When is the right time for another baby?Although your body is designed to have babies, pregnancy is a major system stressor. Balance your desire to grow your family with your body’s need to recover from each pregnancy and the time spent breastfeeding.
Your body needs time to rebuild its nutritional stores, especially iron and folate. And if you’re already dealing with a chronic health issue, like high blood pressure or high blood sugar, spacing your pregnancies is considered essential both for your health and the health of your next pregnancy and baby.
Generally, experts agree that 18–24 months seems to be a good buffer—allowing you time to nurse your baby at least 12 months or more, and to prepare for your next pregnancy. Some studies show that moms who become pregnant within a year of a previous birth have a greater chance of complications such as placenta previa (where part, or all, of the placenta covers the cervix) or placental abruption (where part, or all, of the placenta separates from the uterus).
Adequate spacing between babies also reduces your future baby’s risks of being born at low birth weight or being small for its gestational age—as well as being born premature. In fact, researchers in the Journal of the American Medical Association found that babies conceived within 6 months of mom giving birth face major health risks and are 61% more likely to be born with low birth weight and 40% more likely to be born early. Those risks drop when mom waits 18+ months to conceive again.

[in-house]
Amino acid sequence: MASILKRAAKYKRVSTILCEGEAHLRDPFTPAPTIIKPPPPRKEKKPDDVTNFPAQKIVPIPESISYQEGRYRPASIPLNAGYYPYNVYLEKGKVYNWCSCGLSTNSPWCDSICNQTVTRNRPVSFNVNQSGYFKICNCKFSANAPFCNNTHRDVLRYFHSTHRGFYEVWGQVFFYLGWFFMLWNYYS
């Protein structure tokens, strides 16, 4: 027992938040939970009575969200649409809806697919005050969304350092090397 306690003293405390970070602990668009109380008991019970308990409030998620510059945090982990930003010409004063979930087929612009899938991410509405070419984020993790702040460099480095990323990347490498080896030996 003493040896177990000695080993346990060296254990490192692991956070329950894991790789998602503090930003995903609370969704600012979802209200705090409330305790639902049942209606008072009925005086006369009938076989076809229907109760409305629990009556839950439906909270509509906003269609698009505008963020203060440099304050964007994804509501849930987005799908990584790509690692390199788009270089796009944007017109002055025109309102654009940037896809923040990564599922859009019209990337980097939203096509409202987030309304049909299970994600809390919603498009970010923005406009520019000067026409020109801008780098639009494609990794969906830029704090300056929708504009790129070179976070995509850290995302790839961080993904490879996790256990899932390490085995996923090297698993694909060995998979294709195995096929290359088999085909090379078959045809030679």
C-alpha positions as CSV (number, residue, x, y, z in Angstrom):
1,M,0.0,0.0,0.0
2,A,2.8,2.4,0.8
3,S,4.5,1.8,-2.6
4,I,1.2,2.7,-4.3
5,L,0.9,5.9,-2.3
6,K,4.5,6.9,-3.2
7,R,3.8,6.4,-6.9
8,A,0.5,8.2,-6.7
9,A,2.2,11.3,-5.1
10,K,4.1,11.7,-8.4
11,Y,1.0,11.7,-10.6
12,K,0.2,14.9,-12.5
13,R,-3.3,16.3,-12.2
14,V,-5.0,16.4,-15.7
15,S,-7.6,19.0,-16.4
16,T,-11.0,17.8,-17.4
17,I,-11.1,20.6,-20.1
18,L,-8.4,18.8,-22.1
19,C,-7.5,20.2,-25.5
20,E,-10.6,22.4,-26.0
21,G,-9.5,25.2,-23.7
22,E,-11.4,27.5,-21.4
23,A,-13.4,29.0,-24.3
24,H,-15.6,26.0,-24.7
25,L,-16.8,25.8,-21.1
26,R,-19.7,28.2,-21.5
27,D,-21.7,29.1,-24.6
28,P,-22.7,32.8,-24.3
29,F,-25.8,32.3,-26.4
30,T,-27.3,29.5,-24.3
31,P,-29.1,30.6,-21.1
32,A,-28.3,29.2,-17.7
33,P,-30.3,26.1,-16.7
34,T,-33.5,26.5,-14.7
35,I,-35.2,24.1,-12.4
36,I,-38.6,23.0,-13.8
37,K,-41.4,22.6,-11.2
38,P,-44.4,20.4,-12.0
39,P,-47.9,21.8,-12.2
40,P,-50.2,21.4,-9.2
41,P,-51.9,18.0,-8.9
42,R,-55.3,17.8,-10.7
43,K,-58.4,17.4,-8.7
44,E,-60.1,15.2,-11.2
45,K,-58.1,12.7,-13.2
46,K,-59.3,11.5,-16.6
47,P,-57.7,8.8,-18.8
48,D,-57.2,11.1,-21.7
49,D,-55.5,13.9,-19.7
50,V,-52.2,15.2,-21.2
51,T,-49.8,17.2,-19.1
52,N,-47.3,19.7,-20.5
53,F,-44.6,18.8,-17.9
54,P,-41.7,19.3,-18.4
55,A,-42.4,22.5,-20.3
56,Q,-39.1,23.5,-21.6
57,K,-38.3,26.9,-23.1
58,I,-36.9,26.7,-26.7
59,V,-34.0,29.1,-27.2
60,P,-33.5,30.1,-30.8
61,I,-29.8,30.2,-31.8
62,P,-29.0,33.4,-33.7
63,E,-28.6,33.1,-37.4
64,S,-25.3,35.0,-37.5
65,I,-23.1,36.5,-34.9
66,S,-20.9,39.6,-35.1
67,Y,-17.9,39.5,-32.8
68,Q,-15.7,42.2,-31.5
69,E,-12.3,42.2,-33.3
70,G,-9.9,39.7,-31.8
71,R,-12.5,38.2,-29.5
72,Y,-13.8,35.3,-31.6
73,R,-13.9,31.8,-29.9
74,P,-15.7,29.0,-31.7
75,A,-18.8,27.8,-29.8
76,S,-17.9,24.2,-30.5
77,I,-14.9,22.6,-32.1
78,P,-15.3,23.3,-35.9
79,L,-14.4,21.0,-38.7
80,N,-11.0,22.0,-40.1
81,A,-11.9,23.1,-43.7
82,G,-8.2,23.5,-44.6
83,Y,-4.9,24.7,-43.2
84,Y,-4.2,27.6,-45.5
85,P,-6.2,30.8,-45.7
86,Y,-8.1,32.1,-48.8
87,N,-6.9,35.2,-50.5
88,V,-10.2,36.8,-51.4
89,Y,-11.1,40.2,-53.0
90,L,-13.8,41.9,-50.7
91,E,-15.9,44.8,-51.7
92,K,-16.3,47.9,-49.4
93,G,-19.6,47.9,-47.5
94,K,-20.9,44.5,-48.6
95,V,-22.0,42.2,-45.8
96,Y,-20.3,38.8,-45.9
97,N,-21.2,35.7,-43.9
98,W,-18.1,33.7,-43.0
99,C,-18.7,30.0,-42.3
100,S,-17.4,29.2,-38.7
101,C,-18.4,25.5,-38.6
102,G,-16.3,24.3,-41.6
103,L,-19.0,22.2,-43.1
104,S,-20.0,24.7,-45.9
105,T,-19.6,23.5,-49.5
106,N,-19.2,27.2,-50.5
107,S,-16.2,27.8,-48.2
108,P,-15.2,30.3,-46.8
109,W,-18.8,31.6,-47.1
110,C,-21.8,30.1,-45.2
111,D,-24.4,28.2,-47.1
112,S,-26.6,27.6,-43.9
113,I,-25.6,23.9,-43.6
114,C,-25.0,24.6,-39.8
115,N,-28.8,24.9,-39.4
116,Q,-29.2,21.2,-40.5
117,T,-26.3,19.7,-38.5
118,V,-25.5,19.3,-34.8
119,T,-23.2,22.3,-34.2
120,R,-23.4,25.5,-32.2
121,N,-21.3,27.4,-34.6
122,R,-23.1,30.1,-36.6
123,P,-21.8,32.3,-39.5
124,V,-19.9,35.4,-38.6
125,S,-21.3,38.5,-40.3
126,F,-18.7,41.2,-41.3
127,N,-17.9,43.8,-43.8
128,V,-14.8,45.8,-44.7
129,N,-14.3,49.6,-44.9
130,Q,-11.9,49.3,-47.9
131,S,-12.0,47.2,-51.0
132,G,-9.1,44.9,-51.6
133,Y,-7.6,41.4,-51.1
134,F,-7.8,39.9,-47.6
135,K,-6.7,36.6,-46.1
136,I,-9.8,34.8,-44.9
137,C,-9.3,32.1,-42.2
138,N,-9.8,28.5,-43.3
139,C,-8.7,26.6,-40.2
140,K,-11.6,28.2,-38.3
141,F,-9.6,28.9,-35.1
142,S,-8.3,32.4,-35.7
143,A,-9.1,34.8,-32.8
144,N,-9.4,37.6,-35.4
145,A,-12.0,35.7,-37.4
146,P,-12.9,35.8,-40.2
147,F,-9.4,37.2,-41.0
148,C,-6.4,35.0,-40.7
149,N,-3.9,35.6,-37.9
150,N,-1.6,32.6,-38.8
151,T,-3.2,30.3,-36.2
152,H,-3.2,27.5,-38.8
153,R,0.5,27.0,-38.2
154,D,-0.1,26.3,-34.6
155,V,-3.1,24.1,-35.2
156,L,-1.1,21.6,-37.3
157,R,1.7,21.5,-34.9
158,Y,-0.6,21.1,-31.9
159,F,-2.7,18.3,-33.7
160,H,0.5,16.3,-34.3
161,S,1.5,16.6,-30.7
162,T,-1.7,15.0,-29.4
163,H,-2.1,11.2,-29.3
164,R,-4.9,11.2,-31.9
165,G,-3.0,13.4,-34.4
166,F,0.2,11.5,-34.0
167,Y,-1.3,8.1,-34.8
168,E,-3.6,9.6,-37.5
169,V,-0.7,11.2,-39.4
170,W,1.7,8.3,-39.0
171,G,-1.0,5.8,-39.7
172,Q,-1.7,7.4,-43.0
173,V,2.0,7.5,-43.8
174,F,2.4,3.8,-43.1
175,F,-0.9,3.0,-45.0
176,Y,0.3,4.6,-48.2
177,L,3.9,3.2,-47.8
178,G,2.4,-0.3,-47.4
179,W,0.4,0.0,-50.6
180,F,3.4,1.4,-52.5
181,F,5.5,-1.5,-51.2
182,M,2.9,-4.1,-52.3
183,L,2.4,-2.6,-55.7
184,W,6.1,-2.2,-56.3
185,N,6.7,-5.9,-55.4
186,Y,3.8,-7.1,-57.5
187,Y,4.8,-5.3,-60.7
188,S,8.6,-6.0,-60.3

Talk to your healthcare provider about birth control before leaving the hospital.
Conception planning is about why it’s important to know if—and when—you want to become pregnant:
Gain a Breast Pump & Supplies under the ACA Breast pumps are available for many expectant moms under the Affordable Care Act (ACA) through mom's health insurance company. Here's how to ask about what benefits may be available to you.
PregSource Asks Pregnant Moms to Share Pregnancy Experiences PregSource is a "crowd-sourcing" website where pregnant women share their experiences with researchers at the National Institutes of Health (NIH). You're invited to participate!